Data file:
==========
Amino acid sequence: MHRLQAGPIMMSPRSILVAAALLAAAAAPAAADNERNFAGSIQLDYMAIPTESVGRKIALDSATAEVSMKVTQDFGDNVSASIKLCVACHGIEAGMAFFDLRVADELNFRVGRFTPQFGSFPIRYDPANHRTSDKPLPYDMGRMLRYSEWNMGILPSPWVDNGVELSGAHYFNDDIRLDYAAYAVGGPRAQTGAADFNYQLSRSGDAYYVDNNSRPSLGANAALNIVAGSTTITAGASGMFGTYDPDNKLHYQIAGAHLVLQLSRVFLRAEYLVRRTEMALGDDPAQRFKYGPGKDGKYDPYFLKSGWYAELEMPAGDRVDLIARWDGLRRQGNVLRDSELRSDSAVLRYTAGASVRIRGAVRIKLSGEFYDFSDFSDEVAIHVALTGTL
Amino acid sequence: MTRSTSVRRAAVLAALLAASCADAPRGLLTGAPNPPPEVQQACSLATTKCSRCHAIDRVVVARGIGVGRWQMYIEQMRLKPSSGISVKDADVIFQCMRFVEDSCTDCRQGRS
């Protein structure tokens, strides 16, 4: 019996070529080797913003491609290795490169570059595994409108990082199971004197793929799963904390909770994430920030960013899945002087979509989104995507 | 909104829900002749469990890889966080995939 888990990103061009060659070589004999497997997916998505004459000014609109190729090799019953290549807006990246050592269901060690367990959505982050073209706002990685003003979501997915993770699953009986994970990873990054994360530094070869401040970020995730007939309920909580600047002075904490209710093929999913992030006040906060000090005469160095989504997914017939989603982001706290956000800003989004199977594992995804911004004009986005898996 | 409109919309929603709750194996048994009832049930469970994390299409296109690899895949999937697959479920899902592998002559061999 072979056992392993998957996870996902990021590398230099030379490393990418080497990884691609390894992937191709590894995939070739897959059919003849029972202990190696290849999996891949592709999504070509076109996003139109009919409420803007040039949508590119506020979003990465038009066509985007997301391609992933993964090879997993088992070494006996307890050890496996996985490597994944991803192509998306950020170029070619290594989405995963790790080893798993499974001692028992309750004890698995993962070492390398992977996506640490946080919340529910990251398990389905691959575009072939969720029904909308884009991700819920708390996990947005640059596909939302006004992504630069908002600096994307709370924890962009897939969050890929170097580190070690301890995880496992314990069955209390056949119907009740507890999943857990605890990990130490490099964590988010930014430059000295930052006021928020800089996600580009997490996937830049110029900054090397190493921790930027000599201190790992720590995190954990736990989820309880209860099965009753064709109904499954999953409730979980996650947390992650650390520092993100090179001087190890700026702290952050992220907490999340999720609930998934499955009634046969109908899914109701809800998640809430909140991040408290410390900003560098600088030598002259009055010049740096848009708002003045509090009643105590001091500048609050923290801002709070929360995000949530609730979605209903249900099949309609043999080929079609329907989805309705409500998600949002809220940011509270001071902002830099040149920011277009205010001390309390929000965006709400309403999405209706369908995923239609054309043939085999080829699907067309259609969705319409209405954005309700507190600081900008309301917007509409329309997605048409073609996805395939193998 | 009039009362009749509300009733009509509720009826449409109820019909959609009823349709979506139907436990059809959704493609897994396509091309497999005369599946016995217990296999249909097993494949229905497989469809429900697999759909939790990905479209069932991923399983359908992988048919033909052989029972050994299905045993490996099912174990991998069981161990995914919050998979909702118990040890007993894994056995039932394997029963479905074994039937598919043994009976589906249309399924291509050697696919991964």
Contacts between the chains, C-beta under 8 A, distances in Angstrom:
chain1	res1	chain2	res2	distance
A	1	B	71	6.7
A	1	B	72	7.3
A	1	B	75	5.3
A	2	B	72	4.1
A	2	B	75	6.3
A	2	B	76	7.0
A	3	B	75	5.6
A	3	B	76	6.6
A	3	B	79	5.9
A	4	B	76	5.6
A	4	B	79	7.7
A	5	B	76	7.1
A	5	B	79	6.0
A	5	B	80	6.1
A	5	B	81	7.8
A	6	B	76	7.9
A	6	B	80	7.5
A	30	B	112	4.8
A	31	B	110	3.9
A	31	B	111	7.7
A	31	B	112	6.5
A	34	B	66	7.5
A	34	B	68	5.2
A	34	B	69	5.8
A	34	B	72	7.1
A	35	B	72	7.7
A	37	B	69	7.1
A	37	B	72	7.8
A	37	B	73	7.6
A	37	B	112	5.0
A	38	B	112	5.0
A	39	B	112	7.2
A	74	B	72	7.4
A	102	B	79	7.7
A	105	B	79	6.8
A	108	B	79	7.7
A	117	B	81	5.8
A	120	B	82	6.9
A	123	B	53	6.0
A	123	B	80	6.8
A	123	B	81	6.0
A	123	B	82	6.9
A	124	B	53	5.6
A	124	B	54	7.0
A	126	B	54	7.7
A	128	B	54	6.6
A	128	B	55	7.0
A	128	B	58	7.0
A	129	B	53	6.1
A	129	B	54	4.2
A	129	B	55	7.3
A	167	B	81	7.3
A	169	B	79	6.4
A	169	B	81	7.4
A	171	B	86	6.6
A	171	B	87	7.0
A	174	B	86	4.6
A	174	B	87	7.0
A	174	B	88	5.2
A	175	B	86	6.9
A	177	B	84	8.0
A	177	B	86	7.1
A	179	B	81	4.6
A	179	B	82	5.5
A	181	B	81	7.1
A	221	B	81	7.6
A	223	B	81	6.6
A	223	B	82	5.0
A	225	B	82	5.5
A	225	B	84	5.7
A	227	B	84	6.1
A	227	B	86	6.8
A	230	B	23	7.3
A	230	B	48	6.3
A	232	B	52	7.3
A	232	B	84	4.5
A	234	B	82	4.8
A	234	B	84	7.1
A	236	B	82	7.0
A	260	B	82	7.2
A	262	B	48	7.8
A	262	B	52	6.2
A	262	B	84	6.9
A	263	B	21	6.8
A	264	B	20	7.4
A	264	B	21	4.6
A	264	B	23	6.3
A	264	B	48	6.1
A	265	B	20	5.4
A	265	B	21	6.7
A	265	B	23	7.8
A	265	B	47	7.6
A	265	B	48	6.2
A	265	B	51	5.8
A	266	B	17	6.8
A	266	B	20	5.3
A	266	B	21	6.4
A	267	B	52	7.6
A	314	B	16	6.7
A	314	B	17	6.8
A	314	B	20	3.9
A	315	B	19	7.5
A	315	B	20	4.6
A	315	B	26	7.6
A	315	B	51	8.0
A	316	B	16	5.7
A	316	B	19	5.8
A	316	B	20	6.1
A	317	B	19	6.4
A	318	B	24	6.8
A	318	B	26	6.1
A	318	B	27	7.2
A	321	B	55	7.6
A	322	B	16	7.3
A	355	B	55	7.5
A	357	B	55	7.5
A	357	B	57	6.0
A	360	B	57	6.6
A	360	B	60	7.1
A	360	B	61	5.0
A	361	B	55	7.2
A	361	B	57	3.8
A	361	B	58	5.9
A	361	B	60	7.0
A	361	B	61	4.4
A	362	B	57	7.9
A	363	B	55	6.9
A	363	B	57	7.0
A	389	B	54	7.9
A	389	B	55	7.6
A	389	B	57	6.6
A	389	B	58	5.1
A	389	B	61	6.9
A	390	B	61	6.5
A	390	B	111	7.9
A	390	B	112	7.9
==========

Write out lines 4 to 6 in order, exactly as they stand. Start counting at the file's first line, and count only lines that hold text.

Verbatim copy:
Contacts between the chains, C-beta under 8 A, distances in Angstrom:
chain1	res1	chain2	res2	distance
A	1	B	71	6.7